On Nov. 4, Bentley Systems announced the winners of its 2015 Be Inspired Awards during its annual Year in Infrastructure conference, held in London for the third consecutive year. Since 2004, the Exton, Pa.–based AEC software developer has invited product users to submit building, infrastructure, construction, and operations projects to its competition.
This year Bentley received a record 364 submissions from firms in 55 countries across 18 categories, which cover innovations in building, structures, construction, mining, and water treatment plants. Ten juries, each comprising industry experts, past award winners, and members of the press, selected three finalists for every category. Representatives from the 54 projects were then flown to London to present before the jury and conference attendees. (Disclosure: I was a member of Bentley’s hosted media tour.)
In the Innovation in Building category, which received 32 entries, architecture and planning studio Robin Partington & Partners (RPP) won for its use of parametric design and building information modeling on 1 Merchant Square, in London. The 42-story high-rise, intended to become a landmark in the city, is one of four buildings on the Merchant Square masterplan, also by the London firm. Due to the tower’s curvilinear and cylindrical silhouette, shaped to reduce wind loads, the floor plates and configurations change from floor to floor. The building’s double-curvature form presented a challenge for achieving the custom-designed, midnight-blue glazed-terracotta rainscreen.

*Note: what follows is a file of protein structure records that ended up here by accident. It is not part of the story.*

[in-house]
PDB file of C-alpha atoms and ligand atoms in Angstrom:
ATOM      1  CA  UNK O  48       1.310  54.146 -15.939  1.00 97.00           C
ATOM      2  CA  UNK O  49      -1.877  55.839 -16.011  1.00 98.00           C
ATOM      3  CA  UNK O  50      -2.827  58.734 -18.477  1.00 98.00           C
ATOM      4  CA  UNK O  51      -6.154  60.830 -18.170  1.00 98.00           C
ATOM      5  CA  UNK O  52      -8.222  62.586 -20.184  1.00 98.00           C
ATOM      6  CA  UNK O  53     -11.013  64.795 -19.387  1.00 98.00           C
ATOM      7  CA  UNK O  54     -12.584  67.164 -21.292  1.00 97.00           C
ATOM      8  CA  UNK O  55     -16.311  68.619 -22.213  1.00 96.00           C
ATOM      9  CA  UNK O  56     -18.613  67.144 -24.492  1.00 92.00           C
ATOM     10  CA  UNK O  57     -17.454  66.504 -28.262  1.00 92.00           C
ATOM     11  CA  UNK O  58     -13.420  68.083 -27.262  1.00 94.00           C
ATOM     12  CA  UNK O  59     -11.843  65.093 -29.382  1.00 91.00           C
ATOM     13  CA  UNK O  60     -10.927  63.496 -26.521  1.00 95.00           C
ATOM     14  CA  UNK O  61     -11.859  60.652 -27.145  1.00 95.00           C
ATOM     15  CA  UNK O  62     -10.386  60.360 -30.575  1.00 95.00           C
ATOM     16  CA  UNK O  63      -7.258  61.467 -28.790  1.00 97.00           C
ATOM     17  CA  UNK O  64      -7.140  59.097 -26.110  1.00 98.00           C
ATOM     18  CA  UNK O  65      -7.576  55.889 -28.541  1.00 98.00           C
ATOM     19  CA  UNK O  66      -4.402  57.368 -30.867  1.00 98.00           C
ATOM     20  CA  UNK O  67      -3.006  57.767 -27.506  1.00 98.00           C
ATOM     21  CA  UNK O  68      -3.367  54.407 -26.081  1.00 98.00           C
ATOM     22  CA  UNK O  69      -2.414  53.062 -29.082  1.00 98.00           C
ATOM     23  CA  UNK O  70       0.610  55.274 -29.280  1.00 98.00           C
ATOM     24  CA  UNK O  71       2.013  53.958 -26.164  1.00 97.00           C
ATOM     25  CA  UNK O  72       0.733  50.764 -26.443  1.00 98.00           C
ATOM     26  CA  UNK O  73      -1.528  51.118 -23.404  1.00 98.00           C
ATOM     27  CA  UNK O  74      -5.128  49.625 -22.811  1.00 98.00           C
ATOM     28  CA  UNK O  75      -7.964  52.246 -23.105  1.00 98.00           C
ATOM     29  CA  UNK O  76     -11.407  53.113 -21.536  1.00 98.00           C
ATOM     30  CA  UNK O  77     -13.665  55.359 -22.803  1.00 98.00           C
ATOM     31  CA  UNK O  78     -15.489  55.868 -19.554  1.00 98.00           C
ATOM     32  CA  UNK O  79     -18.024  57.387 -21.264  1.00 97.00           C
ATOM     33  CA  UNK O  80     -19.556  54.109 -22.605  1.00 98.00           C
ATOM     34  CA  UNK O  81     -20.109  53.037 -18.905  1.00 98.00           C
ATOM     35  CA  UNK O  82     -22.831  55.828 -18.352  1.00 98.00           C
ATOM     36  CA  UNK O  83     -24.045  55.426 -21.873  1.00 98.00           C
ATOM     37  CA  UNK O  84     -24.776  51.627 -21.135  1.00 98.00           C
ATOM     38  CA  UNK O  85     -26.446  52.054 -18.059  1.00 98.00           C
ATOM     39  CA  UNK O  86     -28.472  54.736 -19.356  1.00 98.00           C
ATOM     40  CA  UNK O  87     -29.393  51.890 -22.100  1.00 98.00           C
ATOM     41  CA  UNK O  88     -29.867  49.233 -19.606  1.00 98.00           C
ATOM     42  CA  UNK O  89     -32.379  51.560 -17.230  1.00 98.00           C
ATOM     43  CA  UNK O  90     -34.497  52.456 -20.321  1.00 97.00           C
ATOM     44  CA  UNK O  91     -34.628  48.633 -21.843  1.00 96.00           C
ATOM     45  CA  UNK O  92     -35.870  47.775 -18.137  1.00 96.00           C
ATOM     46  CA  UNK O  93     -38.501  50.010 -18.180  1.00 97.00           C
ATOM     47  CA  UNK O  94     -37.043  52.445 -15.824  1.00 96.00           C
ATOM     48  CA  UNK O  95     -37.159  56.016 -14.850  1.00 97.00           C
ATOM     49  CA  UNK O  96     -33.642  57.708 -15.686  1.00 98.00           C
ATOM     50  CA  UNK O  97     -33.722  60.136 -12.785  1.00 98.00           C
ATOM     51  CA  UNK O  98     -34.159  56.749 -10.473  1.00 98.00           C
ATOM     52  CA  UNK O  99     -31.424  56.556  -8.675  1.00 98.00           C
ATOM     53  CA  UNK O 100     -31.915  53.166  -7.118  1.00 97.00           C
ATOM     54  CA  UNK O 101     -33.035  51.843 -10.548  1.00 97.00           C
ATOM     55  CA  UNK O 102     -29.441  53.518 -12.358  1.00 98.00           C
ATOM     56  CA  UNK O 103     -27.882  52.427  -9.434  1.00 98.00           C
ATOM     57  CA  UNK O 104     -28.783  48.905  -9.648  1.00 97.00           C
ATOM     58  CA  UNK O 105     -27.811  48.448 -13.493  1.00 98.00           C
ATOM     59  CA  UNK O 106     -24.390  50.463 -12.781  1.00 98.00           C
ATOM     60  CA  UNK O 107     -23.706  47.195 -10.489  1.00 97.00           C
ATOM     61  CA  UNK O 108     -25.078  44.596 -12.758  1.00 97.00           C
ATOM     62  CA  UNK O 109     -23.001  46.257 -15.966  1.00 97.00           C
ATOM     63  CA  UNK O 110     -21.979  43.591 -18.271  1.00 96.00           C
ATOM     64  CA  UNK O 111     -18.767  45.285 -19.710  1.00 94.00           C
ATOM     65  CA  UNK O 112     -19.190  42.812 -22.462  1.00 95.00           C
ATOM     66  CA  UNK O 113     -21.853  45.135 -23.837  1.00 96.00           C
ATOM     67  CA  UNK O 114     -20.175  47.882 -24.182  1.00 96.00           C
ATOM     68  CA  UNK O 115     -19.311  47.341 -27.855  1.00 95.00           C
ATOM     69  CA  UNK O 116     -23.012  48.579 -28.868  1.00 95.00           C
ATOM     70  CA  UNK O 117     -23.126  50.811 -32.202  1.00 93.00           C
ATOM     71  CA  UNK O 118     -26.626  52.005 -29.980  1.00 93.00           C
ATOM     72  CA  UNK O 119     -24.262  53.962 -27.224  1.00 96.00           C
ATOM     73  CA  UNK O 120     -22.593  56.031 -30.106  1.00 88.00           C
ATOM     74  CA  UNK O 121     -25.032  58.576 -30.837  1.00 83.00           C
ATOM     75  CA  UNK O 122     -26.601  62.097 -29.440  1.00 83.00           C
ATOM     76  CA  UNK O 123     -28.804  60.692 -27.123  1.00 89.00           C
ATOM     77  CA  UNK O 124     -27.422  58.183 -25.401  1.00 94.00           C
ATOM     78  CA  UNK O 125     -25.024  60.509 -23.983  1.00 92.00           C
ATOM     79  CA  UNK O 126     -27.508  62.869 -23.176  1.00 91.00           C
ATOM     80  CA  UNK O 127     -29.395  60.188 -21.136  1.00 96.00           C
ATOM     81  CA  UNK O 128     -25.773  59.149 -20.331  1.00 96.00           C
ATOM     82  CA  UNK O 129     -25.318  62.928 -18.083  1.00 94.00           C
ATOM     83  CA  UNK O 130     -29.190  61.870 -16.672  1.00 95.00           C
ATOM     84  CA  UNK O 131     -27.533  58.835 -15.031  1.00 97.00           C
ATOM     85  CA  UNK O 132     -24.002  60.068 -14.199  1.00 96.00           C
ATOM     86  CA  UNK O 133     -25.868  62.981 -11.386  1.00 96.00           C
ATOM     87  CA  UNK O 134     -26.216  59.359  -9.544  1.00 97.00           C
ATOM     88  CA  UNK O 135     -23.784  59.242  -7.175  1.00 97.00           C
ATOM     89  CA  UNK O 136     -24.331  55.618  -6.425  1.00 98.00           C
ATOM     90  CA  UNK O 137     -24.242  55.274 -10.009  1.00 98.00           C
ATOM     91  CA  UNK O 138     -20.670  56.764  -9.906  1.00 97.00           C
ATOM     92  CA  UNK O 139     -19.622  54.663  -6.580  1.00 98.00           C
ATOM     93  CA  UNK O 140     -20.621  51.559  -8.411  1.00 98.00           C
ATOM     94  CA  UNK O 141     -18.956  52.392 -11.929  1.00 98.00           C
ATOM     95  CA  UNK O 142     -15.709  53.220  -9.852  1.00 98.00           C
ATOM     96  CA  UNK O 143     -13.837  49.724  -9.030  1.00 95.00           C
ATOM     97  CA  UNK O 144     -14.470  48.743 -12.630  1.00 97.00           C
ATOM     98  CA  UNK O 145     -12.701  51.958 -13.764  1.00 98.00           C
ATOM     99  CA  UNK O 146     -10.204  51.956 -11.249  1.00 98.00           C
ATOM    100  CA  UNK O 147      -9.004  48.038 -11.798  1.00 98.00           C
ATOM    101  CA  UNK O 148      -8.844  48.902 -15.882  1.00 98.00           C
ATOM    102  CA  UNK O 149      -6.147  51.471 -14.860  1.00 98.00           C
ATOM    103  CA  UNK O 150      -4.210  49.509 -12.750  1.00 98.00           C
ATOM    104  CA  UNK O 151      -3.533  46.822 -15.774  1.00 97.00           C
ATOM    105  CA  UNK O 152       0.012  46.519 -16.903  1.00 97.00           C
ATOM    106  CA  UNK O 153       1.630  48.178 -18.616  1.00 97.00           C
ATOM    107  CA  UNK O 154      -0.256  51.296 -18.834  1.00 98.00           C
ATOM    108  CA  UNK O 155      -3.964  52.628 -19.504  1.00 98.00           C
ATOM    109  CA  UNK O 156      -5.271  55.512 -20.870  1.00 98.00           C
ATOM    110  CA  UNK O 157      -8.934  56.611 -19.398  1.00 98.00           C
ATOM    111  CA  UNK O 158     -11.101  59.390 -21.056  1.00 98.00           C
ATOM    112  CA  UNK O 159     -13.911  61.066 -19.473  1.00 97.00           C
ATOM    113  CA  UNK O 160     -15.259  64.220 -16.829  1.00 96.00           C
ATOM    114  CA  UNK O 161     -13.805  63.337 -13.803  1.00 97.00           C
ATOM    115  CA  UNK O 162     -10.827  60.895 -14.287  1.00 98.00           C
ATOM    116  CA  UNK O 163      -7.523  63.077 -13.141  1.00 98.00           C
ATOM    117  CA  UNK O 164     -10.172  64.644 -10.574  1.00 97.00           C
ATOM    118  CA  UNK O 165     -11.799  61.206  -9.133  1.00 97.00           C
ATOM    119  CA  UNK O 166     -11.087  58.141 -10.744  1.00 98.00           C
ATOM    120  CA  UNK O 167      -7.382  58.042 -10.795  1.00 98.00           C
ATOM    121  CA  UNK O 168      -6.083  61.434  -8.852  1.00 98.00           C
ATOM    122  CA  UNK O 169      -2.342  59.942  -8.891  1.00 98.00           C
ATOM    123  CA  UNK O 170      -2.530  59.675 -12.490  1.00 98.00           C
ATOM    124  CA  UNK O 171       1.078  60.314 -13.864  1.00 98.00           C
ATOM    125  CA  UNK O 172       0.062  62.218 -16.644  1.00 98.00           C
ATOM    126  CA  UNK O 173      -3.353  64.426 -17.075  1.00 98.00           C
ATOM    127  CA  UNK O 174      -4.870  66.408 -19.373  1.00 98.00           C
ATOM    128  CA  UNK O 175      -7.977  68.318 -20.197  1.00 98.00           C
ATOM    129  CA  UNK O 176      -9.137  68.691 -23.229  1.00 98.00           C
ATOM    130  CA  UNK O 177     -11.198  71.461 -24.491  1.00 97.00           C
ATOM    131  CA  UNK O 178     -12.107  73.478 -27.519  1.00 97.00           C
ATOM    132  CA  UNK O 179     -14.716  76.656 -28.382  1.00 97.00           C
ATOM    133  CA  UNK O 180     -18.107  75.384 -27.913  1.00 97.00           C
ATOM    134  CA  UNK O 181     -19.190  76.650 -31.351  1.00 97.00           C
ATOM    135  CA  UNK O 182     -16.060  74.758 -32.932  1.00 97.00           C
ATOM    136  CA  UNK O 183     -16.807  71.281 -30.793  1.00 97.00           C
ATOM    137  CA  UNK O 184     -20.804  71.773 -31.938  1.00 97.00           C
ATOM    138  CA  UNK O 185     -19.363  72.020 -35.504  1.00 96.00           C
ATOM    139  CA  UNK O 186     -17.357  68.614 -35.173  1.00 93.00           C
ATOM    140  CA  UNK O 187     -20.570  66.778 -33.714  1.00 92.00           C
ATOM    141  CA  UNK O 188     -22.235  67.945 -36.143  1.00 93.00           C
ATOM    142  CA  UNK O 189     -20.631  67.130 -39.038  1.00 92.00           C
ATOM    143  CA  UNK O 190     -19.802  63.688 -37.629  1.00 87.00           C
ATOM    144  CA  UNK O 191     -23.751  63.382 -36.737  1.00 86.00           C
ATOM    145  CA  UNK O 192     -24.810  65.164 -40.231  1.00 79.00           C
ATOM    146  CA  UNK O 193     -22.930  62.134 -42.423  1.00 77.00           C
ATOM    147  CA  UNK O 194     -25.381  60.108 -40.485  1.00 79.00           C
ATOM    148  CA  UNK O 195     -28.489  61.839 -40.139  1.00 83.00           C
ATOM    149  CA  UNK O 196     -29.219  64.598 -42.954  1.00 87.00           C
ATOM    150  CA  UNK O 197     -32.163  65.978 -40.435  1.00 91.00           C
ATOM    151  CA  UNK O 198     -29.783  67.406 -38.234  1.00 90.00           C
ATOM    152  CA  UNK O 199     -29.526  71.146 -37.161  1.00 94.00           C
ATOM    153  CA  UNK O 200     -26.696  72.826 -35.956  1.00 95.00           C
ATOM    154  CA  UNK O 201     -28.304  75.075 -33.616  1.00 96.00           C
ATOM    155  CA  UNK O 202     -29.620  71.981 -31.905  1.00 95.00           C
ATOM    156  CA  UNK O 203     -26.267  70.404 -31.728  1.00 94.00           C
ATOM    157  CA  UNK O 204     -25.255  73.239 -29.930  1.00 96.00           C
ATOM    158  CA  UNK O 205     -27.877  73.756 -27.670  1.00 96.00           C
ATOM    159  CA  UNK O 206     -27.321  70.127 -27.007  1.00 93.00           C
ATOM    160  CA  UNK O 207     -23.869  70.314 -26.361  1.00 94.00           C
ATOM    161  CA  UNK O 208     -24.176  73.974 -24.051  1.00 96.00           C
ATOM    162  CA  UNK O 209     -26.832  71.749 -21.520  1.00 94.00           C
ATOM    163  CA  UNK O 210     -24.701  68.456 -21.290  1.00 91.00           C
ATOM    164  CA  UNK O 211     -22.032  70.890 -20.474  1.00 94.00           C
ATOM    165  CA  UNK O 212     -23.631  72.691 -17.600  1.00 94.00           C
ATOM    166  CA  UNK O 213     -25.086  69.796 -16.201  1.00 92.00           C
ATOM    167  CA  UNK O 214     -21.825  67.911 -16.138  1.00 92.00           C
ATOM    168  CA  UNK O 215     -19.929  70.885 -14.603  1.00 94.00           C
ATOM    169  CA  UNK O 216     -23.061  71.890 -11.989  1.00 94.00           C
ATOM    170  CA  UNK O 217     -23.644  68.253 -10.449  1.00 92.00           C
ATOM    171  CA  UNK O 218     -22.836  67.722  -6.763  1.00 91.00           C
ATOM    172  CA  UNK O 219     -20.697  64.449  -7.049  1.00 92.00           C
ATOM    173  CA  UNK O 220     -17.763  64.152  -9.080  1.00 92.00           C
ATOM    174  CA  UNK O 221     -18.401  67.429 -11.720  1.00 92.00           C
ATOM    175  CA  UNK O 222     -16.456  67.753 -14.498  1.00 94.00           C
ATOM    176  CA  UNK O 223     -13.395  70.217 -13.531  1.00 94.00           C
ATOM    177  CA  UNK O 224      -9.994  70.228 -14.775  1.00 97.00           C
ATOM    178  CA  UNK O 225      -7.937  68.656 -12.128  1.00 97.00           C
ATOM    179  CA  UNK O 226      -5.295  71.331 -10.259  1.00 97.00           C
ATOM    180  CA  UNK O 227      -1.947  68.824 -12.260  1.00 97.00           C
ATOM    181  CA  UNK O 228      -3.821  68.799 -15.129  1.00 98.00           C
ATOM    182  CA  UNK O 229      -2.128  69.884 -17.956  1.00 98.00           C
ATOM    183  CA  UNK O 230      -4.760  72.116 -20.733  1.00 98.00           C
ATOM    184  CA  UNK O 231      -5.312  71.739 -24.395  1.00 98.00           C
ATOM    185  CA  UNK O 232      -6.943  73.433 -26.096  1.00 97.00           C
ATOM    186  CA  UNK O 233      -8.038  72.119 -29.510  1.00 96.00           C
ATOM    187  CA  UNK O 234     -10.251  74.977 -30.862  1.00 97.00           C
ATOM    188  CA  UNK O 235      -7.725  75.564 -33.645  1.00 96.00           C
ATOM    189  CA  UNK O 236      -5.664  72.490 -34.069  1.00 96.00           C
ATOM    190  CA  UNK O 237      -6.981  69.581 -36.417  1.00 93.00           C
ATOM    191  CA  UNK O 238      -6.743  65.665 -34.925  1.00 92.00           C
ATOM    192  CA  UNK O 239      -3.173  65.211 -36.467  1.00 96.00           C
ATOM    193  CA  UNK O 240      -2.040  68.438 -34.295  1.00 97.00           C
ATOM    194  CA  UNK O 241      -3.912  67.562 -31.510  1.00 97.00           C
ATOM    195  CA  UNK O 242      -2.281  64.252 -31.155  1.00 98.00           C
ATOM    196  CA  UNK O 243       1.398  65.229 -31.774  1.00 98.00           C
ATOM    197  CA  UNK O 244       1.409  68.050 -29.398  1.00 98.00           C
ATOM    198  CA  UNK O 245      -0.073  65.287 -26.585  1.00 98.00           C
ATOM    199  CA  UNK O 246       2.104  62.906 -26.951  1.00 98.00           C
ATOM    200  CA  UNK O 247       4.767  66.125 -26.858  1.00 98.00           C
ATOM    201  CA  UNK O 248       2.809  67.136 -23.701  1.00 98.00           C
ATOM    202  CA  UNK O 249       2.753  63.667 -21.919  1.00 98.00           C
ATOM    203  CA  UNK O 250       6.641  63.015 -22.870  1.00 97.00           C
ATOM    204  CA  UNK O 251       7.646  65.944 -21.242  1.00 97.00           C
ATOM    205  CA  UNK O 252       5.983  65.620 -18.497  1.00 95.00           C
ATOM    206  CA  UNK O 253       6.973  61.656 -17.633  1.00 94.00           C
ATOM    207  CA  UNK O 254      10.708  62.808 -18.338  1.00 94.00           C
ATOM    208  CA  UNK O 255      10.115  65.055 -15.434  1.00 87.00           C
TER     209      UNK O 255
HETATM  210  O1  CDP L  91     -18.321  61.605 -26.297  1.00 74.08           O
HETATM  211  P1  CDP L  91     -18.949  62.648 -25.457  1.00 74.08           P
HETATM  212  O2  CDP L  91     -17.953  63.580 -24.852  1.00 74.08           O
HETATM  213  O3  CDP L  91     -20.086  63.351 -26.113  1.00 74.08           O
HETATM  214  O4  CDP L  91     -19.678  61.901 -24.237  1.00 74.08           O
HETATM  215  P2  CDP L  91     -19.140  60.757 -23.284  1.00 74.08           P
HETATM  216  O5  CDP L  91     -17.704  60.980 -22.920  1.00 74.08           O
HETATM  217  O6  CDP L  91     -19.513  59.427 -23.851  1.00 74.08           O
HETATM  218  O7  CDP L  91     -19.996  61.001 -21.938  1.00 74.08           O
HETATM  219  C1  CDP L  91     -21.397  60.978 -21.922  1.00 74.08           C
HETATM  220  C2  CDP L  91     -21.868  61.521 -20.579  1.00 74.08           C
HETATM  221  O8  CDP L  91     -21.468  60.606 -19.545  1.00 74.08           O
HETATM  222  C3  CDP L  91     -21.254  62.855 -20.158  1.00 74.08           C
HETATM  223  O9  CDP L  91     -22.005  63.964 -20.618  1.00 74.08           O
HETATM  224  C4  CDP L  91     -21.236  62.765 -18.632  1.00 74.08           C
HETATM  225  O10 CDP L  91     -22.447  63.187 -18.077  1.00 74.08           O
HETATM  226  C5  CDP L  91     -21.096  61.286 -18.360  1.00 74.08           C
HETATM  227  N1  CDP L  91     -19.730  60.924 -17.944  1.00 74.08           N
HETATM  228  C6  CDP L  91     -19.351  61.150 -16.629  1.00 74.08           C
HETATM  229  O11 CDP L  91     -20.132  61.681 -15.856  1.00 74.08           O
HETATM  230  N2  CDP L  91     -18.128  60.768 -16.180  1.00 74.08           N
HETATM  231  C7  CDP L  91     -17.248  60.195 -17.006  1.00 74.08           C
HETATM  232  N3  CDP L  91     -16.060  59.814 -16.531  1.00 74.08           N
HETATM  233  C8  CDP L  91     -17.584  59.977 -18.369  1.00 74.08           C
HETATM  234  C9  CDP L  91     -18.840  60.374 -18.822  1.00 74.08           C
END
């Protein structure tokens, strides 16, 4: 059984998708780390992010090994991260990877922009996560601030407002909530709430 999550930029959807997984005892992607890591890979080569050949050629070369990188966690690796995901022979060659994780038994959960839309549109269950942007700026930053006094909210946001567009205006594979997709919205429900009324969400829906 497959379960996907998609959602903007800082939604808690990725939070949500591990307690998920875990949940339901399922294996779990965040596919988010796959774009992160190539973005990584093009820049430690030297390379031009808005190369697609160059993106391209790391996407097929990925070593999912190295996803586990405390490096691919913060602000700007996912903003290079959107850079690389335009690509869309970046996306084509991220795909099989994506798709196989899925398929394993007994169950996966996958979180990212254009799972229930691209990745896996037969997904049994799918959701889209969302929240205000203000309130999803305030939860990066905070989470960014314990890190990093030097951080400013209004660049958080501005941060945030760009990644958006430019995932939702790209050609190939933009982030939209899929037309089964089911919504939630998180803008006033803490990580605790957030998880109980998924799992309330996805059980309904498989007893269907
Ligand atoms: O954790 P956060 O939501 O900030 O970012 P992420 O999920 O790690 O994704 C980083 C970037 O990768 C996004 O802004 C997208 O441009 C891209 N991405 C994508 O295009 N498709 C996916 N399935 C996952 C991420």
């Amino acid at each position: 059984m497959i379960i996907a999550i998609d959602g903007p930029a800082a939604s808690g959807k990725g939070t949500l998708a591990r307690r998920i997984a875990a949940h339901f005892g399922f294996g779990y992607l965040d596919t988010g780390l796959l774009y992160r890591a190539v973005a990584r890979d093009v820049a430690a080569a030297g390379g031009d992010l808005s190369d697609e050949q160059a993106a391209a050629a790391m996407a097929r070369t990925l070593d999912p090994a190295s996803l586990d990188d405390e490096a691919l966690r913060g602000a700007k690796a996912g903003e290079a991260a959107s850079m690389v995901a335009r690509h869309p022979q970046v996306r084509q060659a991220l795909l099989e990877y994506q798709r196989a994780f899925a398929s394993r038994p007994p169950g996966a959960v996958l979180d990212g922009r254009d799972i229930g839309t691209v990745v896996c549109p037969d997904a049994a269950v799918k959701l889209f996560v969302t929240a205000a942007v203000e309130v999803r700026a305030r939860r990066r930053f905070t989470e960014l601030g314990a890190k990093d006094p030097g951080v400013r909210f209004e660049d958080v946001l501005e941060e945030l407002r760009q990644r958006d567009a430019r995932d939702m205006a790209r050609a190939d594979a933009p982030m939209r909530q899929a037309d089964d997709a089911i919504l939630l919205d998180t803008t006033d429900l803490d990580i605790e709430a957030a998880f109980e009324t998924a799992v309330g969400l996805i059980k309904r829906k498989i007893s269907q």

Using Bentley’s AECOsim Building Designer, GenerativeComponents, MicroStation, and Navigator software, along with Microsoft Excel, the RPP team created a unitized system of panels, each trapezoidal in form and with five anchor points. They then shared the model with the panel manufacturer to ensure a smooth transition from design to production. The team also used the BIM software to expedite the documentation process, whose value was evident in many cases, one of which was for compiling the door schedule—with each floor featuring four different door types, the tower had more than 2,000 doors to specify.
The jury was impressed by how the project “leveraged the parametric model [to achieve] innovative uses of the building material and [to solve] unique engineering challenges,” said Huw Roberts, Bentley’s vice president of platform marketing, who presented the award.
Two other buildings were recognized in the competition. Stanley D. Lindsey and Associates, a structural engineering firm with offices in Atlanta and Nashville, Tenn., topped 46 other entries in the Innovation in Structures category for its development of the SkyHouse apartment building (shown above), a 23- to 25-story, 320- to 354-unit tower with ground-floor retail space that can be quickly modify to meet the local load requirements and geology. To date, 17 iterations, mostly in the southeastern U.S., have been built or are under construction by the developer Novare Group, in Atlanta.
In Bentley’s Special Recognition Awards category, which
highlights projects that were not recognized within the designated 18
categories, the Bill and Melinda
Gates Hall (shown left) at Cornell University, in Ithaca, N.Y., won an award for Advancing Collaborative
BIM. Cory Brugger, director of design technology at Morphosis Architects, in Culver City,
Calif., accepted the award from Bentley CEO Greg Bentley, who said the project,
which “generates collaboration and discourse among [the university’s] computer
and information science departments,” was designed with AECOsim and Navigator.
For the full list of winners, see Bentley’s Be Inspired Awards website.